Mike Morreale will have all the World Juniors info from on-site, but I'll be jumping in from time to time to help out.
With the deadline for official rosters arriving about the same time Santa did, here's a look at one player to watch from each team.
Canada: Mark Visentin --
It looks like Visentin, the Niagara IceDogs goaltender taken by the Coyotes in the first round of the 2010 Entry Draft, will start Sunday against Russia. It wouldn't surprise me to see Olivier Roy
see get a start -- or two -- in the preliminary round. Canada coach Dave Cameron saw first-hand last year what happens when you can't count on your goaltending. Best guess is Cameron will give each guy a chance to establish himself and then ride that goalie into the medal round.
Czech Republic: Martin Frk --
The 17-year-old forward jumped to QMJHL's Halifax Mooseheads this season, and the early results have been outstanding. The 6-foot, 192-pound right wing is second among first-year league players with 31 points in 34 games. A big tournament here could propel him up the ranks for the 2012 Entry Draft.
Finland: Joel Armia --
At 6-foot-3 and 191 pounds, the right wing has the size and skill -- he's got 12 goals in 30 games with Assat in the Finnish Elite League -- but not cache in North America. Could Armia become this year's Nino Niederreiter
Germany: Philipp Grubauer --
It seems like every year, there's a team that emerges seemingly from nowhere led by a red-hot goalie. Two years ago it was Jaroslav Janus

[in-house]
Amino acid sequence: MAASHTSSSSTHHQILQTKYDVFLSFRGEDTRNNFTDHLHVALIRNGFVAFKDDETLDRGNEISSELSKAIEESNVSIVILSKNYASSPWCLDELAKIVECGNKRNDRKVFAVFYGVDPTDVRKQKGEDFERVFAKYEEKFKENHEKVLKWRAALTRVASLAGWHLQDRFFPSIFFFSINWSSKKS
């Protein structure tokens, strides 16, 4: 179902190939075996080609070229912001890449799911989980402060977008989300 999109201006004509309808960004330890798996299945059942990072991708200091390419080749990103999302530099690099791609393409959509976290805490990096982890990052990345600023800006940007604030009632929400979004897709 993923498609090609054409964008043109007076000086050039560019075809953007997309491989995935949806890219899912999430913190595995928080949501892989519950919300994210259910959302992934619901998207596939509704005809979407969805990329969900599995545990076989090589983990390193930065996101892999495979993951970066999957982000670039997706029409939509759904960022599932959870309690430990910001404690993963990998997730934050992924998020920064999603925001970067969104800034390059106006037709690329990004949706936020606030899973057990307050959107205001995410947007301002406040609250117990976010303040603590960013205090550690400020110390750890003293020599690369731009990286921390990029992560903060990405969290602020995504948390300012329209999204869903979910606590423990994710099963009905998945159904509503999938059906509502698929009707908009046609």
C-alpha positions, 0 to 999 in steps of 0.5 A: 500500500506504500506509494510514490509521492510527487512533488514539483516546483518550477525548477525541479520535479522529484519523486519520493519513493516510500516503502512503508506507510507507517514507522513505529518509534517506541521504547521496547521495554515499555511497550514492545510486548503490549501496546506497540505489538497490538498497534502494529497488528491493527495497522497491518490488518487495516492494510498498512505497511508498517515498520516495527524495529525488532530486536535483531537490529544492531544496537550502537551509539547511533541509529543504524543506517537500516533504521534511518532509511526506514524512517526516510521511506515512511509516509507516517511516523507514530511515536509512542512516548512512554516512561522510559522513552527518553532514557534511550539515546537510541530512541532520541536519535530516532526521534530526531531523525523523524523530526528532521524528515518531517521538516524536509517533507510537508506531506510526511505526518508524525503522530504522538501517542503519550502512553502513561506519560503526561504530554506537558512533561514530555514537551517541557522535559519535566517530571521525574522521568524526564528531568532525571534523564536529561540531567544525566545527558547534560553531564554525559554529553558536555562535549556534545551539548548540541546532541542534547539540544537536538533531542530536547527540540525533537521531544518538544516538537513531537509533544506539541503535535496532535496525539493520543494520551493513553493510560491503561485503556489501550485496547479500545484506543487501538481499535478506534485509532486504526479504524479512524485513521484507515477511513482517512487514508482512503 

lifting Slovakia, last year it was Benjamin Conz
taking Switzerland to the bronze-medal game. Could Grubauer and Germany do it this year? Grubauer, a fourth-round pick by the Capitals last June, certainly has the talent -- he backstopped Windsor to a Memorial Cup title last year.
Norway: Sondre Olden --
A 6-foot-3, 172-pound left wing, Olden is the only NHL-affiliated player on the team's roster, and he'll be relied upon in a big way. He jumped up a level by going to Modo in Sweden, and has played mostly with their junior team. At last year's Division I WJC, he had 3 goals in five games.
Russia: Nikita Zaytsev --
The stay-at-home defenseman went unselected last year, so he'll be looking to prove himself in front of NHL scouts. He'll also likely be counted on to provide leadership for a team that completely fell apart during last year's tournament.
Switzerland: Nino Niederreiter --
The big forward arrived in Saskatoon mostly unknown and left as a guaranteed first-round pick who went fifth at the 2010 Entry Draft. This year, he's Switzerland's captain and top-line offensive force. He'll see every team's top checking line and defense pair, so he won't be sneaking up on anyone. Can he have the same high level of performance when he's in the spotlight?
Slovakia: Martin Marincin --
The big (6-5, 196) defenseman has dazzled in his first North American season with the WHL's Prince George Cougars, he leads all league defenseman with 35 points in 33 games. With two new goalies as well as four of their top five leading scorers from last year's tournament gone, Marincin will be counted on at both ends of the ice.
Sweden: Carl Klingberg --
At 6-foot-3 and 205 pounds, Klingberg has the size of a power forward, but can he play that way in North America? Sweden coach Roger Ronnberg would love to see Klingberg adopt some of countrymate Gabriel Landeskog
's tendencies. Landeskog plays a heavy forechecking game with a nose for the net, but he can't be the only one if Sweden wants to have success. Klingberg will have to play the same way.
U.S.: John Ramage --
The Flames prospect is the only returning defenseman, and also was named team captain. He won't put up big offensive numbers -- he had 3 assists, including one on John Carlson
's gold medal-winning goal -- but coach Keith Allain will rely on him to shut down the elite offensive players in the tournament.